Turmoil in the Saudi Arabian money markets suggests that financing the government’s budget deficit in an era of cheap oil may not be smooth as banks worry about the risk of a liquidity squeeze.
The government sold 20 billion riyals ($5.3 billion) of riyal bonds to banks last Tuesday to help to cover a huge deficit caused by low oil prices. It was only the second sovereign bond issue since 2007; the first, placed with quasi-sovereign institutions, occurred in July.
Cash-rich Saudi banks easily absorbed last week’s issue, but money market moves show concern about their ability to absorb the multi-year series of issues that may become necessary if oil prices remain low.
Adding to the jitters is officials’ secrecy about their bond plans. Authorities have privately told banks no more than 40 percent of the deficit will be financed with bonds; the rest will be covered by running down fiscal reserves.
But authorities have not released a bond issuance calendar or detailed figures for the government’s borrowing requirement.
This has left banks in the dark about how many more bonds they might be asked to buy in coming months and years.
Bankers, therefore, are scrambling to hedge against the risk of a liquidity crunch a year or two from now, causing the Saudi money curve to steepen even as the US curve flattens in anticipation of an interest rate rise this year – an unusual divergence.
The cost of two-year riyal deposits in the interbank market shot up to 1.53 percent last week from as low as 1.05 percent six weeks earlier. The cost of swapping fixed for floating payments with a one-year interest rate swap jumped 30 basis points from July.
One-year US dollar/Saudi riyal forwards hit 290 points, their highest since March 2003. For most of 2015 they were between zero and 100 points.
The prospect of a US rate rise has added to upward pressure on Saudi market rates, said Anita Yadav, head of fixed income research at Emirates NBD, Dubai’s biggest bank.
“I expect riyal spreads to go higher from here as liquidity in the system becomes tight due to lower oil revenue-related deposits, large local currency bond issuance by the Saudi government and increased demand for hedging from the corporates as US rates begin to rise.”
With Brent oil priced at about $50 a barrel, Riyadh is running an annual state budget deficit estimated by analysts at between $130 billion and $150 billion.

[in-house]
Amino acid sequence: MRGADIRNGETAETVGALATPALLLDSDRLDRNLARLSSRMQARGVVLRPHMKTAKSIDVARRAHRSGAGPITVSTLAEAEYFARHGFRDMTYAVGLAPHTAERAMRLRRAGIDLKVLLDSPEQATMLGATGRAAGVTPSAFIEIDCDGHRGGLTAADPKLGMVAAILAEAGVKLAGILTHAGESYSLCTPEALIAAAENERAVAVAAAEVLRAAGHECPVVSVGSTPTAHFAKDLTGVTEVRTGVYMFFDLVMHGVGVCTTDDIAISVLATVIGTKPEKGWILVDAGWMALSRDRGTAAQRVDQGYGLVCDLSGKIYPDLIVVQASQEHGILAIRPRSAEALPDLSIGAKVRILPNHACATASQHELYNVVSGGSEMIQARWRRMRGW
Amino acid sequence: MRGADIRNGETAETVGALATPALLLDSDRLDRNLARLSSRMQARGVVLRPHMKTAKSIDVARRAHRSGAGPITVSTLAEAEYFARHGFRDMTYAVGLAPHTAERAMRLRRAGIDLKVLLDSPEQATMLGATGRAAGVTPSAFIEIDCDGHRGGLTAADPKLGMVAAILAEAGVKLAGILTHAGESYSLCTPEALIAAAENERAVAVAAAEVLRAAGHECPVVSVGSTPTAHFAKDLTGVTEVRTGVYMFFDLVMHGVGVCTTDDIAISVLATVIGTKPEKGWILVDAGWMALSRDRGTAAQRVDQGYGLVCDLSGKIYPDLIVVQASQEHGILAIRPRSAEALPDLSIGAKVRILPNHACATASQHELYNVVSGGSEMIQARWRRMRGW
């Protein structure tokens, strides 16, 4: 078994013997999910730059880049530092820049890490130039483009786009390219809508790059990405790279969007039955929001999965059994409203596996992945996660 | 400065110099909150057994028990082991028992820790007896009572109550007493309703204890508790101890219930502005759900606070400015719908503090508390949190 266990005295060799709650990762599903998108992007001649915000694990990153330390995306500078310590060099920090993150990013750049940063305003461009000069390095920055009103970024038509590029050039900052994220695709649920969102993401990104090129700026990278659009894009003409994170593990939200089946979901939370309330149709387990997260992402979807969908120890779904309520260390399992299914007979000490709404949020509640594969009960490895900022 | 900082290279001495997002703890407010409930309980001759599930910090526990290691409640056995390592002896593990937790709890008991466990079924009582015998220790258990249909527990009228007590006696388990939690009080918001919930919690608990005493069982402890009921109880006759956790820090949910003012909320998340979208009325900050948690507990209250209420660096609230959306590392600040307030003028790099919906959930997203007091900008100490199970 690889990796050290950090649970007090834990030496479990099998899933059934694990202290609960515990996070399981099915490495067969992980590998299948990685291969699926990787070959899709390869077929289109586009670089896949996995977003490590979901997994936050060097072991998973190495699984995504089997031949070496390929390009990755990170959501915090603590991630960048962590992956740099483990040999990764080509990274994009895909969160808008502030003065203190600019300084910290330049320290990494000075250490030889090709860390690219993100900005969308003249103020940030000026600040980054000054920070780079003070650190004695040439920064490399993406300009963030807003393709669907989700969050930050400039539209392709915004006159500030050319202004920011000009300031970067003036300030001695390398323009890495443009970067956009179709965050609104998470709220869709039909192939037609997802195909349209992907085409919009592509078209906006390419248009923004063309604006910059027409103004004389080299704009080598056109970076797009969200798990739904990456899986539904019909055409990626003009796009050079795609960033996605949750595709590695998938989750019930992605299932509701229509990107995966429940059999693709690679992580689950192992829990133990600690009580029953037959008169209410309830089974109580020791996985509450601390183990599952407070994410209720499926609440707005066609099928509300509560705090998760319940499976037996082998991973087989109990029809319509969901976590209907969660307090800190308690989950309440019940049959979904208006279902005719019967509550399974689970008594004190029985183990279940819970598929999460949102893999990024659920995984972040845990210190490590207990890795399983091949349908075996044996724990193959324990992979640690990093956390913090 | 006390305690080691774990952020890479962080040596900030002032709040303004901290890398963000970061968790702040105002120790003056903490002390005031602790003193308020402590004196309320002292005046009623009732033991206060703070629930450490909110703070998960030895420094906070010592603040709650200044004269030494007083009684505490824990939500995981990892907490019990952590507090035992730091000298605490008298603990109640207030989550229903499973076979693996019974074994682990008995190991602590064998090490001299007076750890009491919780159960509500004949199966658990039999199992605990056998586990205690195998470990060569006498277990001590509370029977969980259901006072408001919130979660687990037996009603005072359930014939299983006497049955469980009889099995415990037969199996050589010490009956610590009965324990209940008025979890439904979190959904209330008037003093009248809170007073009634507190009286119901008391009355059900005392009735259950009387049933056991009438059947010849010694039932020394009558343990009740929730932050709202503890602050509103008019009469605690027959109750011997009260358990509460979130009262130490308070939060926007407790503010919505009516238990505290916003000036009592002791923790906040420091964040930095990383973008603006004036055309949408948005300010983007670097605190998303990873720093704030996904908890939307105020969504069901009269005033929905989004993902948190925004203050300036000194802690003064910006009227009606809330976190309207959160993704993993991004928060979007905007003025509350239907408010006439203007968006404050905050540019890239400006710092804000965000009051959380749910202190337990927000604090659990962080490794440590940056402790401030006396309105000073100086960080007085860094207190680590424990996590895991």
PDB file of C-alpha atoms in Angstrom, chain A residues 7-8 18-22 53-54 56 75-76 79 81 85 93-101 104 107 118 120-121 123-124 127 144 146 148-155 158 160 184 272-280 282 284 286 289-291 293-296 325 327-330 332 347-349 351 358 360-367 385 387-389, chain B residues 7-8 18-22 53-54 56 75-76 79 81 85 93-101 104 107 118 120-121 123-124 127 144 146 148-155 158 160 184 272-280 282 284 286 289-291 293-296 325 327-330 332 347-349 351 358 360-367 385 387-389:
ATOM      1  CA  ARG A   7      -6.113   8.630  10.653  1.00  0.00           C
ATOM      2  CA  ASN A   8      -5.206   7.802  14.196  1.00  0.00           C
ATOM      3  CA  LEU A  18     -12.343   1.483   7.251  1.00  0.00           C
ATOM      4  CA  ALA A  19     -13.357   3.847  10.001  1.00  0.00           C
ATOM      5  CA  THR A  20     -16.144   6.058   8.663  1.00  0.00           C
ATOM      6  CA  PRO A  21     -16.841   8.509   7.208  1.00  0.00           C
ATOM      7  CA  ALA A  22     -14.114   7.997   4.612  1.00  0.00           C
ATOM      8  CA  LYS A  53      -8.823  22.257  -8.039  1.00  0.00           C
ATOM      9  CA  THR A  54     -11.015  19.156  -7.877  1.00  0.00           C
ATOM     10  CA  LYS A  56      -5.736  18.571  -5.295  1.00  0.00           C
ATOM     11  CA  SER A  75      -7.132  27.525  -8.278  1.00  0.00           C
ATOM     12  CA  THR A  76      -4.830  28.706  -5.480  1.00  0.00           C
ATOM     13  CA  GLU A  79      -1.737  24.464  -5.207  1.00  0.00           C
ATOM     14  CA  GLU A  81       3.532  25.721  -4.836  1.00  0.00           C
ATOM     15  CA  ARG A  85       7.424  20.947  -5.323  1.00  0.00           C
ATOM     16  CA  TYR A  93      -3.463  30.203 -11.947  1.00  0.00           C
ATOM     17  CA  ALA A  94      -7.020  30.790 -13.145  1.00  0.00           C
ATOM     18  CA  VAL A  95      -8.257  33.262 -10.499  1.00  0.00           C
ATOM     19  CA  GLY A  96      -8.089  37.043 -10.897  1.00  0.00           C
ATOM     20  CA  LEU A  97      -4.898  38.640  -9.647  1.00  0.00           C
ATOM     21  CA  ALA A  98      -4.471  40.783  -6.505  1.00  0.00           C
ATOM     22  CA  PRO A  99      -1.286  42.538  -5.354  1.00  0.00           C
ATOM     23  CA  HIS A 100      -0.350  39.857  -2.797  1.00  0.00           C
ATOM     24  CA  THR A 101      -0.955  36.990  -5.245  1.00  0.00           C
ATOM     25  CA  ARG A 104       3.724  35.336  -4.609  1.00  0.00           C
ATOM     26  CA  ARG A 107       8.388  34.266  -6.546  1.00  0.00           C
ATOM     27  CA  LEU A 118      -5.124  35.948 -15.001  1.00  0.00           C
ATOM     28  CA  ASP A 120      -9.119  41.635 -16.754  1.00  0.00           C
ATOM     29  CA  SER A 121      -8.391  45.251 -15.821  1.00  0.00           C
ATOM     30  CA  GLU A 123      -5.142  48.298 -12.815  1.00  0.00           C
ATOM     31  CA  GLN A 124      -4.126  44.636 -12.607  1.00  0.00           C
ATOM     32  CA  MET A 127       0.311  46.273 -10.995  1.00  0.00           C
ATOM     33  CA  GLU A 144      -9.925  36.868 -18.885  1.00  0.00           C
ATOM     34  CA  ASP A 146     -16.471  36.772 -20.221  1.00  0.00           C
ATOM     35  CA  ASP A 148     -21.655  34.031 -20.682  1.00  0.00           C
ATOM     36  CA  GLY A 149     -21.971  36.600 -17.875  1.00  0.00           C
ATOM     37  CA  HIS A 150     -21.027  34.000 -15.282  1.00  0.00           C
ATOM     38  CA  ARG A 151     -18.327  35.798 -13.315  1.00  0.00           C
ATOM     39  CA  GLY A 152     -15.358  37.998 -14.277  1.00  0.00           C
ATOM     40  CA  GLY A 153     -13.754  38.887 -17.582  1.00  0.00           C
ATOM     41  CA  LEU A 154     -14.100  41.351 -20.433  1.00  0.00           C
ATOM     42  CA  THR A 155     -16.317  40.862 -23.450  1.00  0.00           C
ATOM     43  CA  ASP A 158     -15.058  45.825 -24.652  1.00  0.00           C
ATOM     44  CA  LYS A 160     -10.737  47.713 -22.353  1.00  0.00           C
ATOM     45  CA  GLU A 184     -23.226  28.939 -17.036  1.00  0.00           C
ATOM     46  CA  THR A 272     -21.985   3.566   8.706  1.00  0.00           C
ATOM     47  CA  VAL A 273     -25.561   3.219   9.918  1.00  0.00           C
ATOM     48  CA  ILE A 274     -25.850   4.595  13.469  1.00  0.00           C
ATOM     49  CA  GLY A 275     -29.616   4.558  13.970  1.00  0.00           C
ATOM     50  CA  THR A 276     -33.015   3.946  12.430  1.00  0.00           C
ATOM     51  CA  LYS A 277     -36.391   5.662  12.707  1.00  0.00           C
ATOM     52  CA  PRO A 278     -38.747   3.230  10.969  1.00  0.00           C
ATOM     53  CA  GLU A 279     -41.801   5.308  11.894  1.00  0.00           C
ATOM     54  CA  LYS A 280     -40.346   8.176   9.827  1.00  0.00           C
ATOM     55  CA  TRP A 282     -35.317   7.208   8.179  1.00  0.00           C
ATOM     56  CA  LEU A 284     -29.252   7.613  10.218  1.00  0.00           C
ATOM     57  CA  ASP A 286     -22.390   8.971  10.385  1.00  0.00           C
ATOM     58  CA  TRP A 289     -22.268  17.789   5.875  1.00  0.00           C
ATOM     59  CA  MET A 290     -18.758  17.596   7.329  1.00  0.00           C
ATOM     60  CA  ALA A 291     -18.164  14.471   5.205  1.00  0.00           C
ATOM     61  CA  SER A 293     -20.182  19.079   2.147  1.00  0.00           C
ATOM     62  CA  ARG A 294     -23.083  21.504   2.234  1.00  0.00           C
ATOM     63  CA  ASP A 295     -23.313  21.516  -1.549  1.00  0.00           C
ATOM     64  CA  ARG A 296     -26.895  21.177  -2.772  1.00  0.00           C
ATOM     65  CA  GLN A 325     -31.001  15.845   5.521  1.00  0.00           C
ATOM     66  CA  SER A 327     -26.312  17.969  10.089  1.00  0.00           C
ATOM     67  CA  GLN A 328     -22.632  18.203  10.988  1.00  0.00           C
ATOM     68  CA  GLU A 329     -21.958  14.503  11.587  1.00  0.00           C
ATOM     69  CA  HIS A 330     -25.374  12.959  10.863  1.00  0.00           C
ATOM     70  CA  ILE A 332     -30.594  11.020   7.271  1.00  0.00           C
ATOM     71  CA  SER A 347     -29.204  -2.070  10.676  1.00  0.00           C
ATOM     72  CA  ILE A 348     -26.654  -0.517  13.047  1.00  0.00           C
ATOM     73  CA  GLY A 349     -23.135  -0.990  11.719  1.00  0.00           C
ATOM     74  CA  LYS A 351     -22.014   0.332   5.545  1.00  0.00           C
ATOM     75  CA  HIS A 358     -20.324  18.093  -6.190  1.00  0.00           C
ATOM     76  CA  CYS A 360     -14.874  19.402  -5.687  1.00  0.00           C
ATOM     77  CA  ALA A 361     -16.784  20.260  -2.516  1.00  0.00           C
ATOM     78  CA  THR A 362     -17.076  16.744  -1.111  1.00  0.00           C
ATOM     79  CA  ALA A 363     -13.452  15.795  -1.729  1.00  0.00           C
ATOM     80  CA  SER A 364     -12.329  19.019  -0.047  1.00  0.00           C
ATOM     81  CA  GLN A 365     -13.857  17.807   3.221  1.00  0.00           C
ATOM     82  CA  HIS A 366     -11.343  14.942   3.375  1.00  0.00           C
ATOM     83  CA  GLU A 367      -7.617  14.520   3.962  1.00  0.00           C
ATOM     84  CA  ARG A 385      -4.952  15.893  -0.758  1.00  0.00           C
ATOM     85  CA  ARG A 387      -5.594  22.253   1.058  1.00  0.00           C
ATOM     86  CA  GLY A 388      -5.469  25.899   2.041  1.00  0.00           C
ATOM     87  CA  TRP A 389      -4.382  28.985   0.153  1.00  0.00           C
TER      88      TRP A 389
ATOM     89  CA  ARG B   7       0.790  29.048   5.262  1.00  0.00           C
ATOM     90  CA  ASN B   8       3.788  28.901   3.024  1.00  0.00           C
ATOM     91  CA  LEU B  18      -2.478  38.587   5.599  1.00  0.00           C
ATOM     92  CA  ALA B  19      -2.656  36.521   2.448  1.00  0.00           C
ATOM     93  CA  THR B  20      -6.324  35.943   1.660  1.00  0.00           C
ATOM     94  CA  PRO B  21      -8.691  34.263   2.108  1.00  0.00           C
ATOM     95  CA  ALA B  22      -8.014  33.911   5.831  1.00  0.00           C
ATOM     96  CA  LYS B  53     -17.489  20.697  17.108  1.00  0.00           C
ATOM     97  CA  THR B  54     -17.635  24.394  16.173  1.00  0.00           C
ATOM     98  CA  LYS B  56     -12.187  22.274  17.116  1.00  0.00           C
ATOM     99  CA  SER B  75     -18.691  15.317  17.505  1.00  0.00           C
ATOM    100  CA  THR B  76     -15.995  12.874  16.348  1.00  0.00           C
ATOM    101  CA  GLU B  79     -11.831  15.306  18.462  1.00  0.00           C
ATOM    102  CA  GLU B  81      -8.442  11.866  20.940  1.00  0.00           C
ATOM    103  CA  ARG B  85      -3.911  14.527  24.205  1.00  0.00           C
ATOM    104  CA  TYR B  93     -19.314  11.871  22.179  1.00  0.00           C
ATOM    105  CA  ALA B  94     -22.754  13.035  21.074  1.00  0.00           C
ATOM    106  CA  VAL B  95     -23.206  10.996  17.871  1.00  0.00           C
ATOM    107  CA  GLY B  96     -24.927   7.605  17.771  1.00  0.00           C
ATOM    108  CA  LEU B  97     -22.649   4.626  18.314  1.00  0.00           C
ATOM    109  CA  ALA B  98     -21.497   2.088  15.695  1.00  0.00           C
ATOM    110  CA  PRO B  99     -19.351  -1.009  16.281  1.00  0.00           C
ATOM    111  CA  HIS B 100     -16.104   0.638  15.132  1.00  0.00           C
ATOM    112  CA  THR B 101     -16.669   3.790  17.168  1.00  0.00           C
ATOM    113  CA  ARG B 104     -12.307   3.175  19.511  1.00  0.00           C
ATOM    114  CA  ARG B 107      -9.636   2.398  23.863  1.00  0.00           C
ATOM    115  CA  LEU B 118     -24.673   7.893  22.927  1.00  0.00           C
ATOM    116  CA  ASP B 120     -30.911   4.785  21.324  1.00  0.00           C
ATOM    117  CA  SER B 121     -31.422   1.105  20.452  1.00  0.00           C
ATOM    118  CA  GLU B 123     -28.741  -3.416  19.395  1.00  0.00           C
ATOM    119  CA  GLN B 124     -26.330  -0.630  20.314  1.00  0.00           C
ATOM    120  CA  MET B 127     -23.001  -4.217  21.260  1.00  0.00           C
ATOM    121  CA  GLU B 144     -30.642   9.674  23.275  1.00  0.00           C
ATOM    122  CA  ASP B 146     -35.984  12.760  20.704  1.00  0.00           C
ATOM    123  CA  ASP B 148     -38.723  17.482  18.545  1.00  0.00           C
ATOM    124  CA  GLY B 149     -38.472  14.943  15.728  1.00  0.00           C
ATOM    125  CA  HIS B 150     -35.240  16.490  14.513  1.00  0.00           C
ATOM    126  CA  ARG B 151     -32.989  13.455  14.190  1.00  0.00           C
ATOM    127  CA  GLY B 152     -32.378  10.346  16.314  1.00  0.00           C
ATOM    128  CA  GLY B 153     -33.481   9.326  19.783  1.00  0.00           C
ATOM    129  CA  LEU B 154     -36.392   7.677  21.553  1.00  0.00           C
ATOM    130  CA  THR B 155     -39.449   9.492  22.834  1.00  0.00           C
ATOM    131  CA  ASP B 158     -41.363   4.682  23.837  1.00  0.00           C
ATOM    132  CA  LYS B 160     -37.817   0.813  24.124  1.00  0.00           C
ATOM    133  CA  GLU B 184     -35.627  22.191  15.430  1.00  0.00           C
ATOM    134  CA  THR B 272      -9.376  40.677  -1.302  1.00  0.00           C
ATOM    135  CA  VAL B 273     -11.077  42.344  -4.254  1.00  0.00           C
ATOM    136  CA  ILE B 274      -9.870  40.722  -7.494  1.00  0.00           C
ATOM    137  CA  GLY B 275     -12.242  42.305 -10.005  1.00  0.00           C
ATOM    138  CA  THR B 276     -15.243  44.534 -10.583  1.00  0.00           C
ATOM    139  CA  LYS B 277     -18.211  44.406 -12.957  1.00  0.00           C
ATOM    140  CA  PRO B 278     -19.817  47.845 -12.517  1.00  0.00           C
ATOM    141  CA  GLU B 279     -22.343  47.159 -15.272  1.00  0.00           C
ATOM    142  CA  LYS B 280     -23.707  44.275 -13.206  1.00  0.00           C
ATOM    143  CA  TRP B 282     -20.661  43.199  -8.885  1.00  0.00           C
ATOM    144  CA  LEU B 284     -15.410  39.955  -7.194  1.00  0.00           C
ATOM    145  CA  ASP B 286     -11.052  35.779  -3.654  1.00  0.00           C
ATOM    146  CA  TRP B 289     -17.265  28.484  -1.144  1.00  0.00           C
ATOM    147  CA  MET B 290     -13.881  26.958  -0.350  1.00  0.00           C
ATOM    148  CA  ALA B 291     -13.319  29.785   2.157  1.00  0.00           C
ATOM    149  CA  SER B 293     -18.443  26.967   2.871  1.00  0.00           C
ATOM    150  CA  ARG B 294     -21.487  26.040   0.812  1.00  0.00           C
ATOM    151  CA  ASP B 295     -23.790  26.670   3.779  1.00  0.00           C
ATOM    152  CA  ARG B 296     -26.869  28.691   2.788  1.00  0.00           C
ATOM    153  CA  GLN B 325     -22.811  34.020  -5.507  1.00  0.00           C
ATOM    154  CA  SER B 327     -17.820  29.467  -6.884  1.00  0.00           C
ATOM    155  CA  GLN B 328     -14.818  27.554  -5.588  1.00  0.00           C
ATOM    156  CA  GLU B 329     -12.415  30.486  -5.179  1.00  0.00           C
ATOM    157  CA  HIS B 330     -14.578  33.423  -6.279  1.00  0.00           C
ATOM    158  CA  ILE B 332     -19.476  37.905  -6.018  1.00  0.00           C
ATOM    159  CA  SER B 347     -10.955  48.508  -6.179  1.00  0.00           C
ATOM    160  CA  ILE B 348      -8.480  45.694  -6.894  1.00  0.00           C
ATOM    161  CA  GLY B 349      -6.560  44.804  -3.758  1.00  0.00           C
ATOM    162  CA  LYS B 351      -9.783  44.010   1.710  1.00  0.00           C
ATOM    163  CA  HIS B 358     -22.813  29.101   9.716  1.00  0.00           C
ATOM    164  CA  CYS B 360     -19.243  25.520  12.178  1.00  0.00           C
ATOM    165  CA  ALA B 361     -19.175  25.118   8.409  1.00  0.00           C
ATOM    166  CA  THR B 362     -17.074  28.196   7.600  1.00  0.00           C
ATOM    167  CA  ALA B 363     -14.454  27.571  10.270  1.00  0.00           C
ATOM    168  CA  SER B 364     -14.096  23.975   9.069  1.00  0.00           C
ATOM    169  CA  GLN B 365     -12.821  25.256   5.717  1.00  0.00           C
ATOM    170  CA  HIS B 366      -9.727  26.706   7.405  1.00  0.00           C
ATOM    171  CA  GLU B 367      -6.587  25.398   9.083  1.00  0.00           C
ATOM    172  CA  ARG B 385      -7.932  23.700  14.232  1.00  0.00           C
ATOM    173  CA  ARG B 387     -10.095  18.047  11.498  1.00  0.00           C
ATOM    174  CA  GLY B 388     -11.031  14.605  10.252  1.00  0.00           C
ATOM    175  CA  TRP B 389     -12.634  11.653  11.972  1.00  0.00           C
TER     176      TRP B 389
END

The 40 percent issuance ceiling suggests that Riyadh may sell 15 billion to 20 billion riyals of bonds each month. In June commercial banks had 266 billion riyals in central bank bills and non-statutory central bank deposits, suggesting they could buy bonds for a year without cutting loans to private sector companies.
“Given the government’s stated intention to finance 40 percent of the deficit through issuances, we believe the banks in the kingdom have more than ample liquidity to support this endeavour,” said Anirban Kundu, head of investment advisory services at Saudi Fransi Capital.
The prospect worrying bankers, however, is that unless oil prices rise sharply or the government commits to shrinking its deficit with spending cuts, which it has shown little sign of doing, heavy bond sales may continue indefinitely.
Some bankers think authorities may be reluctant to issue a public issuance calendar because, with oil prices volatile and long-term government spending plans uncertain, they have little clear idea of how many bonds they will ultimately have to sell.
Bankers said that the jump in dollar/riyal forwards was mostly because of changing interest rate differentials, but some attributed it partly to concern that if cheap oil forces Riyadh to keep drawing down its foreign reserves, it might eventually have to abandon the riyal’s peg to the dollar.
“Markets believe there is an increasing chance of the dollar peg being broken in the medium term, given low oil prices and potential strains on the balance of payments,” said James Reeve, deputy chief economist at Samba Financial Group.
“We don’t believe that the peg will be broken,” added Reeve, who predicted that pressure on money market liquidity from the launch of the government bond programme would be offset by reduced private sector credit demand as the economy slows.
As yet, investors are far from panic-stricken about the peg being broken or Riyadh having trouble with its debt. Five-year Saudi credit default swaps (CDS) are up only marginally in the past few weeks and well below 2012 levels.
However, one currency strategist at a foreign bank said the minimal movement in the CDS market is partly down to its lack of liquidity and that CDS spreads could at some point reflect the pressure evident in the currency market. Arabian Business